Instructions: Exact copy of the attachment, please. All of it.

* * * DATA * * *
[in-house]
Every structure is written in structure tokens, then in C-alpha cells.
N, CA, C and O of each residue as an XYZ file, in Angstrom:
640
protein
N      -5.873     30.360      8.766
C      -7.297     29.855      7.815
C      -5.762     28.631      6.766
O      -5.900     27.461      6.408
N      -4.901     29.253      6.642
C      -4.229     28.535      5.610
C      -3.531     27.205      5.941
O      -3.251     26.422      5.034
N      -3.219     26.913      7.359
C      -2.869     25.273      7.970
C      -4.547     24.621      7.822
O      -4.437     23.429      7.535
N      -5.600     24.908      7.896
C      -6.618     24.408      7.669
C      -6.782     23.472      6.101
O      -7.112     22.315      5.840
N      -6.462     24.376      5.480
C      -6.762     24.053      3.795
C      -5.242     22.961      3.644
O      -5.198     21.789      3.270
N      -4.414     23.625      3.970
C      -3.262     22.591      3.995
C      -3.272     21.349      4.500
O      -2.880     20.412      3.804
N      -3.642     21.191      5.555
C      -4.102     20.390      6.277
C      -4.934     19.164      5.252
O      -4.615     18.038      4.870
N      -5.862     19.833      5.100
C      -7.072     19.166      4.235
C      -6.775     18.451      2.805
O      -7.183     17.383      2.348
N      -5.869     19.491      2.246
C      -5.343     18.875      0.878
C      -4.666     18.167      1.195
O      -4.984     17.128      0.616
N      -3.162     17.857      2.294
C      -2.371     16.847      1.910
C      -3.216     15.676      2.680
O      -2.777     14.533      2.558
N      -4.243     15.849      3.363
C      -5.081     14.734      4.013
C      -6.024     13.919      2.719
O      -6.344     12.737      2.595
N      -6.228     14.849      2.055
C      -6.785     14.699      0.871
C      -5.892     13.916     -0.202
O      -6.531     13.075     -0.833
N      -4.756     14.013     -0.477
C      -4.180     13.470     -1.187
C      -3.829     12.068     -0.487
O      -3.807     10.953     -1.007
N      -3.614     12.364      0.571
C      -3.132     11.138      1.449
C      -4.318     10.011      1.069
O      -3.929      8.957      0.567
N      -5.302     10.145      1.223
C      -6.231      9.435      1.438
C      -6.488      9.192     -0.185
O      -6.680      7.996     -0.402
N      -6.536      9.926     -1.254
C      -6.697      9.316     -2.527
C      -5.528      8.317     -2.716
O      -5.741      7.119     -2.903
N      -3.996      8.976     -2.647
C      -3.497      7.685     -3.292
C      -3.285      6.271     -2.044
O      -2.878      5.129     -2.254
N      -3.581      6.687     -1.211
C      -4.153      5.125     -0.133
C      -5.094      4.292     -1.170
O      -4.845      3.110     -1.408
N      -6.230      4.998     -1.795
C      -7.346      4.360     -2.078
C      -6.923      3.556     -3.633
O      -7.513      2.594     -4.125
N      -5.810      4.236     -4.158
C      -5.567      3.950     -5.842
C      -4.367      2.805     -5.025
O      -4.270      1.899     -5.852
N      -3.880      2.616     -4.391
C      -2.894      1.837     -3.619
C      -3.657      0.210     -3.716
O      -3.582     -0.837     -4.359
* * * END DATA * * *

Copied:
[in-house]
Every structure is written in structure tokens, then in C-alpha cells.
N, CA, C and O of each residue as an XYZ file, in Angstrom:
640
protein
N      -5.873     30.360      8.766
C      -7.297     29.855      7.815
C      -5.762     28.631      6.766
O      -5.900     27.461      6.408
N      -4.901     29.253      6.642
C      -4.229     28.535      5.610
C      -3.531     27.205      5.941
O      -3.251     26.422      5.034
N      -3.219     26.913      7.359
C      -2.869     25.273      7.970
C      -4.547     24.621      7.822
O      -4.437     23.429      7.535
N      -5.600     24.908      7.896
C      -6.618     24.408      7.669
C      -6.782     23.472      6.101
O      -7.112     22.315      5.840
N      -6.462     24.376      5.480
C      -6.762     24.053      3.795
C      -5.242     22.961      3.644
O      -5.198     21.789      3.270
N      -4.414     23.625      3.970
C      -3.262     22.591      3.995
C      -3.272     21.349      4.500
O      -2.880     20.412      3.804
N      -3.642     21.191      5.555
C      -4.102     20.390      6.277
C      -4.934     19.164      5.252
O      -4.615     18.038      4.870
N      -5.862     19.833      5.100
C      -7.072     19.166      4.235
C      -6.775     18.451      2.805
O      -7.183     17.383      2.348
N      -5.869     19.491      2.246
C      -5.343     18.875      0.878
C      -4.666     18.167      1.195
O      -4.984     17.128      0.616
N      -3.162     17.857      2.294
C      -2.371     16.847      1.910
C      -3.216     15.676      2.680
O      -2.777     14.533      2.558
N      -4.243     15.849      3.363
C      -5.081     14.734      4.013
C      -6.024     13.919      2.719
O      -6.344     12.737      2.595
N      -6.228     14.849      2.055
C      -6.785     14.699      0.871
C      -5.892     13.916     -0.202
O      -6.531     13.075     -0.833
N      -4.756     14.013     -0.477
C      -4.180     13.470     -1.187
C      -3.829     12.068     -0.487
O      -3.807     10.953     -1.007
N      -3.614     12.364      0.571
C      -3.132     11.138      1.449
C      -4.318     10.011      1.069
O      -3.929      8.957      0.567
N      -5.302     10.145      1.223
C      -6.231      9.435      1.438
C      -6.488      9.192     -0.185
O      -6.680      7.996     -0.402
N      -6.536      9.926     -1.254
C      -6.697      9.316     -2.527
C      -5.528      8.317     -2.716
O      -5.741      7.119     -2.903
N      -3.996      8.976     -2.647
C      -3.497      7.685     -3.292
C      -3.285      6.271     -2.044
O      -2.878      5.129     -2.254
N      -3.581      6.687     -1.211
C      -4.153      5.125     -0.133
C      -5.094      4.292     -1.170
O      -4.845      3.110     -1.408
N      -6.230      4.998     -1.795
C      -7.346      4.360     -2.078
C      -6.923      3.556     -3.633
O      -7.513      2.594     -4.125
N      -5.810      4.236     -4.158
C      -5.567      3.950     -5.842
C      -4.367      2.805     -5.025
O      -4.270      1.899     -5.852
N      -3.880      2.616     -4.391
C      -2.894      1.837     -3.619
C      -3.657      0.210     -3.716
O      -3.582     -0.837     -4.359